There’s been a lot of talk about the Ubuntu Edge, and our associated Indiegogo campaign to fund it. There has been a lot of positive coverage on news sites, social media, Reddit and even one television interview. But there have also been a lot of questions about why we’re doing this, and why we’ve chosen a crowd-funding campaign to do it. Since I’ve seen so many of the same questions being asked by so many people, I wanted to take the time to try and explain things a little bit better.
What it isn’t
In order to fully understand and appreciate what the campaign is about, it might be easiest to first explain fully what it isn’t. Once we’ve done away with these misconceptions, it should become more clear why it is what it is, and finally why that is important.
First of all, and perhaps most importantly, this is not a charity. We have provided a $20 perk for people who want to see this campaign succeed but don’t have the means or desire to purchase one of the Ubuntu Edge devices. But this is primarily a way for people to get very high-end hardware by paying for it’s creation. I don’t have the exact numbers, but just going by what we’ve seen of the perks claimed, people have been contributing at levels that would get them a phone more than 3.5 times more often than the much less expensive founder’s perk. This tells me that people aren’t supporting this campaign because they think it’s a good cause, or because they like what Canonical is doing, by and large they are supporting this campaign because they want an Ubuntu Edge in return.
Secondly, and this is one that has been asked a lot, this is not a financial investment. OEMs aren’t stupid, venture capitalists aren’t stupid, and Mark Shuttleworth isn’t stupid. If there was money to be made in building bleeding-edge phones then we would have half a dozen to choose from at our local store. The margins on hardware sales is much lower than many people realize, and without a high rate of profits available, only a very low level of risk can be assumed. That’s the main reason nobody else has built a phone like the Ubuntu Edge, and why nobody is going to anytime soon if we were to try and do it using capital investments. The Ubuntu Edge doesn’t need to prove that people want scratch-proof screens or high-capacity batteries, it doesn’t need to prove that consumers like more power and more storage, it needs to prove that those technologies are ready to be produced in high volumes without supply or manufacturing problems. It doesn’t need to prove that people want a desktop available at home or work, but it does need to prove that the hardware and software are capable now of providing that convergence in a satisfactory way that previous attempts couldn’t.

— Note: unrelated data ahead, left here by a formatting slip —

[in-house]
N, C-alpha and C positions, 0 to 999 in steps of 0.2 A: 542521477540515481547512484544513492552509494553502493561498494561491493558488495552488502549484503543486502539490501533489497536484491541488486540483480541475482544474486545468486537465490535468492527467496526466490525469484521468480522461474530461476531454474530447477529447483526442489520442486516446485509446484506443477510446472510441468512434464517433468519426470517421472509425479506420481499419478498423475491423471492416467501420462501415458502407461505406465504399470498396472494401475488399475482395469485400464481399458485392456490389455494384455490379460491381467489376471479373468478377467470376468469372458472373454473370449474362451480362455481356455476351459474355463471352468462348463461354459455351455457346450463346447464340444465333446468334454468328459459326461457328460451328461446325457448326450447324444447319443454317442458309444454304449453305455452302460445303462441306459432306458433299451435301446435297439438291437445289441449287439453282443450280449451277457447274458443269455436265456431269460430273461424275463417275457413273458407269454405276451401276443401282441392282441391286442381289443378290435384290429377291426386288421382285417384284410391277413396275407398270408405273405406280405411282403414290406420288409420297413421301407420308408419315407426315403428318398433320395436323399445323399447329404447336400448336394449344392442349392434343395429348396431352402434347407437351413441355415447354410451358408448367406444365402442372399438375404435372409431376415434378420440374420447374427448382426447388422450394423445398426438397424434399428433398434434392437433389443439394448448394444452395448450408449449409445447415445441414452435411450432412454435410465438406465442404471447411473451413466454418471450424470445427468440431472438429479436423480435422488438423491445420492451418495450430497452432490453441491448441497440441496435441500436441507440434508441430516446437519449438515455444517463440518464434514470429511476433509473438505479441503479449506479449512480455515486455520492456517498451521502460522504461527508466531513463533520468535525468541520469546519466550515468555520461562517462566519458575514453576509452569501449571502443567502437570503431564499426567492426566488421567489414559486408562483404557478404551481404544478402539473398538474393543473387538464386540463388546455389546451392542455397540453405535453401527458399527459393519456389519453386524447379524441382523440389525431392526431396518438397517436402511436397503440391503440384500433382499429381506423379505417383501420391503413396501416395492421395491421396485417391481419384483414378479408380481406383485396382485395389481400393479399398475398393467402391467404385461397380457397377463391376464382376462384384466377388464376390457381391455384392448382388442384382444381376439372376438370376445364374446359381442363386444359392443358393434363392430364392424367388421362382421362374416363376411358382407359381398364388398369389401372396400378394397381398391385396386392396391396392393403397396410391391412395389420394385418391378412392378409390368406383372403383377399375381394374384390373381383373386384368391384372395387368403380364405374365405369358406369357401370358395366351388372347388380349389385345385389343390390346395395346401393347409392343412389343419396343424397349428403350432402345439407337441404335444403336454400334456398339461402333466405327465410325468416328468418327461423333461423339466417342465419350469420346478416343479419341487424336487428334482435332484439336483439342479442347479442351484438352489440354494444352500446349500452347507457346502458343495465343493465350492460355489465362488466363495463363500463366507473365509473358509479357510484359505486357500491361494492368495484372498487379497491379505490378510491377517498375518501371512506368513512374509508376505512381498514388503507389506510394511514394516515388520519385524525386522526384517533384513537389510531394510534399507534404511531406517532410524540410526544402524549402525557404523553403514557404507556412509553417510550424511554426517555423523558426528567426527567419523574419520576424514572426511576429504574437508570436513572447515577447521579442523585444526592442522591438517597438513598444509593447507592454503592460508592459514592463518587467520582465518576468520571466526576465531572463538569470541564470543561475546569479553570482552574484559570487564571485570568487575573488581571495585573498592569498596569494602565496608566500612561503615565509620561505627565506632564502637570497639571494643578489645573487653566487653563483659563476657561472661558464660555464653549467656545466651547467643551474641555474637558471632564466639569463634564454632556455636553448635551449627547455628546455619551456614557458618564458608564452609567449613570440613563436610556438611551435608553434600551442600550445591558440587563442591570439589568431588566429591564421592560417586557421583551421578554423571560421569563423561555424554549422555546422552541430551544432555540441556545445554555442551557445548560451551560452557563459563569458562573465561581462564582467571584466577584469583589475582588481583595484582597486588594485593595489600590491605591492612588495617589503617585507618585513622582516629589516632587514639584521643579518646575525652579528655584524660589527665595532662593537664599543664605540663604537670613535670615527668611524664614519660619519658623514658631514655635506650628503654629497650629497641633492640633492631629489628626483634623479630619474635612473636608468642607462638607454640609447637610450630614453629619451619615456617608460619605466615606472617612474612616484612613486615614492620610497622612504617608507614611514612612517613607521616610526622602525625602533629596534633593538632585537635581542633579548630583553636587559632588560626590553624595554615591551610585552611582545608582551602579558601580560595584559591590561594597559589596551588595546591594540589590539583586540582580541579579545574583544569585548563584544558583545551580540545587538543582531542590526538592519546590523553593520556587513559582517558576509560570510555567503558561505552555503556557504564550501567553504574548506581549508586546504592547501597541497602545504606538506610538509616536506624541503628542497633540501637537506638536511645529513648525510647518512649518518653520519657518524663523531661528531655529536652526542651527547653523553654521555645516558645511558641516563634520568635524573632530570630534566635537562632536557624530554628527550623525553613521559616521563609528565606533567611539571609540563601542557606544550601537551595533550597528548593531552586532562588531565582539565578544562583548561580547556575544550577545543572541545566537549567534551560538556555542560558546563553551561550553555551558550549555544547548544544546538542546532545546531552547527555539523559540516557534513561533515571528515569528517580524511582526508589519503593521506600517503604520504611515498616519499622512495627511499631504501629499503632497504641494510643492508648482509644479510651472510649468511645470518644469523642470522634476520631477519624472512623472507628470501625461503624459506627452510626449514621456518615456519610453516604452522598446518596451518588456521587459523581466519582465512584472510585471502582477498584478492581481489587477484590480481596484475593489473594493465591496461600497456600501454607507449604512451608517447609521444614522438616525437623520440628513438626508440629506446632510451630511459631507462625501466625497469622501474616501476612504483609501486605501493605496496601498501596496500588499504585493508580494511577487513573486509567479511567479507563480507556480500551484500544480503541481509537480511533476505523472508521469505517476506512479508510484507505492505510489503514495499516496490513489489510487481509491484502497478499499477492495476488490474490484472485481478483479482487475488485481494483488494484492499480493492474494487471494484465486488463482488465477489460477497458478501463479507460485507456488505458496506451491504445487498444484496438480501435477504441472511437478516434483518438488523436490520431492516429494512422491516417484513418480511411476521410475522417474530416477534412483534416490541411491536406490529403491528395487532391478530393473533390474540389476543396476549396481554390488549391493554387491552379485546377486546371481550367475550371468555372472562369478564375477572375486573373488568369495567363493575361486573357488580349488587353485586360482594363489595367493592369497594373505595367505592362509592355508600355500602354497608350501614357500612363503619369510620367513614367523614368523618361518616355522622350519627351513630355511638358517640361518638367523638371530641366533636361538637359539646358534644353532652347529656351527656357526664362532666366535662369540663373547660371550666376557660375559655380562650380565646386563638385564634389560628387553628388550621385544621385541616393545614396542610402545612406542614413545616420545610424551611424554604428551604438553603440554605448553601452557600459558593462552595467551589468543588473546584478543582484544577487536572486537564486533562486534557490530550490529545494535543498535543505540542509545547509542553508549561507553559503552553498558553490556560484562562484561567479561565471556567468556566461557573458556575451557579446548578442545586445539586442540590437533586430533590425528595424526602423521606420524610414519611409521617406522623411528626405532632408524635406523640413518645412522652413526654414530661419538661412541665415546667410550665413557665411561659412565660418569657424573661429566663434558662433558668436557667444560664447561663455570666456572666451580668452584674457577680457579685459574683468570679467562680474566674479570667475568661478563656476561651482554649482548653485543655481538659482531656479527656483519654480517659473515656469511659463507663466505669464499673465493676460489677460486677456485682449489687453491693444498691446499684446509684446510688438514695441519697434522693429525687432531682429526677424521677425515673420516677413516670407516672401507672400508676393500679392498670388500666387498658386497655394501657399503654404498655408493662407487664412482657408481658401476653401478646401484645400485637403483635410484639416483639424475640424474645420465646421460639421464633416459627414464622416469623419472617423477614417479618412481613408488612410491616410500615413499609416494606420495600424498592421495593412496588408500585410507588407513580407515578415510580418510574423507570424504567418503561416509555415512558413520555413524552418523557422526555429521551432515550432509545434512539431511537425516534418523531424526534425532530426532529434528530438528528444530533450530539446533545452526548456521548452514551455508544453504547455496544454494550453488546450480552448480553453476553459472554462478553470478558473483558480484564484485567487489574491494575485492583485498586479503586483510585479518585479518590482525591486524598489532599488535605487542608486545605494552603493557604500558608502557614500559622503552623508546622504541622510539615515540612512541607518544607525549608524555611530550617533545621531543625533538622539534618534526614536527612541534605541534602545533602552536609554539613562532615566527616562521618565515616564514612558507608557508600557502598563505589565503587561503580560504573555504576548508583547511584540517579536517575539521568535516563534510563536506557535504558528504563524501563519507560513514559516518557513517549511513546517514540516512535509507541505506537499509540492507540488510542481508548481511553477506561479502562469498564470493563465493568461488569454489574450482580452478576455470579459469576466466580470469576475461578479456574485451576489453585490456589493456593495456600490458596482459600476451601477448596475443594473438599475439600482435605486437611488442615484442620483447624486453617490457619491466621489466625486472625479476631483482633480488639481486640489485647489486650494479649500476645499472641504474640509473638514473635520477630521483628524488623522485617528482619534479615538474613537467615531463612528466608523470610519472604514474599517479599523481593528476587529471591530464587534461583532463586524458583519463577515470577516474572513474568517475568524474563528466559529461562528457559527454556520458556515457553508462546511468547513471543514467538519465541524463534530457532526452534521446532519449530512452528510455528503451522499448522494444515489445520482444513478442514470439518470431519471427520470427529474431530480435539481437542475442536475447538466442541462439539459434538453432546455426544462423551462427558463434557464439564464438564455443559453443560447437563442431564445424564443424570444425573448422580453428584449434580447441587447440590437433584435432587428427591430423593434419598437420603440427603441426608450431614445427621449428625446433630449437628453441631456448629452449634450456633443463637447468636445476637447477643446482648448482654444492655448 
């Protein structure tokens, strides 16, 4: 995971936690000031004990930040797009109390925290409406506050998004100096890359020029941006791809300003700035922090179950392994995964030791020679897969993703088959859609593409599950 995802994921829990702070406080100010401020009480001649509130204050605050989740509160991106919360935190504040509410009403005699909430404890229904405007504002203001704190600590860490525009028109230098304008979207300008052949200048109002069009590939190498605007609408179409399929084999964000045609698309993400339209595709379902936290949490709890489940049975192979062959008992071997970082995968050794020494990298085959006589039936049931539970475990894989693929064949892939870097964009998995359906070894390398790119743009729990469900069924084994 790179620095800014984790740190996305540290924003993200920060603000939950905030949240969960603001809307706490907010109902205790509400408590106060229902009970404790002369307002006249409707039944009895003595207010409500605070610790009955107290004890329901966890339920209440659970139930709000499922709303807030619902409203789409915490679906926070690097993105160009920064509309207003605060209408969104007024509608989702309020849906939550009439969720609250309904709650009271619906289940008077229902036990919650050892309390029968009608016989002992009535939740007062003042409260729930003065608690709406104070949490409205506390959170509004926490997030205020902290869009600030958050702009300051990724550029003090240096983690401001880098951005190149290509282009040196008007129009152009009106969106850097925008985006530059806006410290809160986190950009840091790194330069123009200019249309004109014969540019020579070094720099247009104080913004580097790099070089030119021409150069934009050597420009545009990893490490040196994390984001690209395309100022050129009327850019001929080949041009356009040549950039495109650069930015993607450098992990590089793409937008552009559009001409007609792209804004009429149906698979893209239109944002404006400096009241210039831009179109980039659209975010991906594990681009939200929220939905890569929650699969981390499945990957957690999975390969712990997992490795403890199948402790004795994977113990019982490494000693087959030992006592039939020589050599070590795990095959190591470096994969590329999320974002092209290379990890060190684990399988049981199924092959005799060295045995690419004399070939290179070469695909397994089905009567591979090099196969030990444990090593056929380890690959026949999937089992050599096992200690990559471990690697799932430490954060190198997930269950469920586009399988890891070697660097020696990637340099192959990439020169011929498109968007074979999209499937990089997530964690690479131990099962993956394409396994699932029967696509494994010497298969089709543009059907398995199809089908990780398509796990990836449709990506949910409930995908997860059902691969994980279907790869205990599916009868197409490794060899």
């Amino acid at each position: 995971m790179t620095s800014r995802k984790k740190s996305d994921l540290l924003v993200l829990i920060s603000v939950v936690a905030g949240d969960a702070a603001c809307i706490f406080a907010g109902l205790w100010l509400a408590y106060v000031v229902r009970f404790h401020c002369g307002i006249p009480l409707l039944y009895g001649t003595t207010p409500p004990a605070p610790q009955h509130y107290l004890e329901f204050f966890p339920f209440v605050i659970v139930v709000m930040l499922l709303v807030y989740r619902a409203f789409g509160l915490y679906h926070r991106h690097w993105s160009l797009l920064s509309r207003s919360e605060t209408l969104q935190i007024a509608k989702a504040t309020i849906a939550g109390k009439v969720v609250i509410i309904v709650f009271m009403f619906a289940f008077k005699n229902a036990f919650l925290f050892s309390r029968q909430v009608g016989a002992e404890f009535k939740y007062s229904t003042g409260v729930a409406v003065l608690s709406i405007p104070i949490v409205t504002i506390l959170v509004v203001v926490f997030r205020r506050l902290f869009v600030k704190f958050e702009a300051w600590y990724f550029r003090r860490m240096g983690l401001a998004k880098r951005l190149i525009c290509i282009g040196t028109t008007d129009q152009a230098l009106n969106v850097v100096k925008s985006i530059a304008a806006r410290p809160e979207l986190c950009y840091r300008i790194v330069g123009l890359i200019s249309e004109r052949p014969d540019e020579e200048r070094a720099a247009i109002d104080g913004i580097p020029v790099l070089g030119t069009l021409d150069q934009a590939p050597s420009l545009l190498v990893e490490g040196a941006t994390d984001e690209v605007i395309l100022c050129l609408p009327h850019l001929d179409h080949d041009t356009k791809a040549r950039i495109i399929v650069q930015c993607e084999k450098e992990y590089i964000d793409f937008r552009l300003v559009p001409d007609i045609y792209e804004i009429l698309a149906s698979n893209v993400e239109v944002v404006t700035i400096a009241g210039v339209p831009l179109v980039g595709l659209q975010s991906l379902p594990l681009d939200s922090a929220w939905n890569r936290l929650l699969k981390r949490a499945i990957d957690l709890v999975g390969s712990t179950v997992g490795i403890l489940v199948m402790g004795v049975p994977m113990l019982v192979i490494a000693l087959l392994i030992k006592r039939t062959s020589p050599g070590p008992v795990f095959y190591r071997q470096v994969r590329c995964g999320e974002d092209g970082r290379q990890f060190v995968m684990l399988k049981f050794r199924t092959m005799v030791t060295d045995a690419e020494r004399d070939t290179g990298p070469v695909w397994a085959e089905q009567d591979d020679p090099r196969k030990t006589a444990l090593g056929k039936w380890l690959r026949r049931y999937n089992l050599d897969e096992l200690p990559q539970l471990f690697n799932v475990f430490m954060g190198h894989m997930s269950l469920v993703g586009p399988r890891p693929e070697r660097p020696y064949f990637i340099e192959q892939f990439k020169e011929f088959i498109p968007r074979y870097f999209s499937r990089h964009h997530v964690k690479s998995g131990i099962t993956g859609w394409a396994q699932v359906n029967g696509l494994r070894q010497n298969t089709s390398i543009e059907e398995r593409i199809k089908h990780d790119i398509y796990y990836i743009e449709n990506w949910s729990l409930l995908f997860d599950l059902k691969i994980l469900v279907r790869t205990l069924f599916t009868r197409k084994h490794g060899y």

Finally, it’s not a way of making money for Canonical or a last-ditch effort for keeping either Ubuntu or Ubuntu Touch alive. Whether this campaign succeeds or fails, we will continue to work with OEMs to bring multiple consumer phones to market, most likely using slightly better hardware than the current generation of smart phones, where there is little risk involved on the hardware side. But in order for Ubuntu to provide the kind of convergence and one-device experience that we envision, we needed skip the slow, safe evolution of hardware and spark the flames on a whole new class of phone. So while we work on getting Ubuntu phones to market with our partners, the Ubuntu Edge will provide the seeds for the suppliers and manufacturers that those partners use, so they will be ready to build their new generation of superphones when the time comes.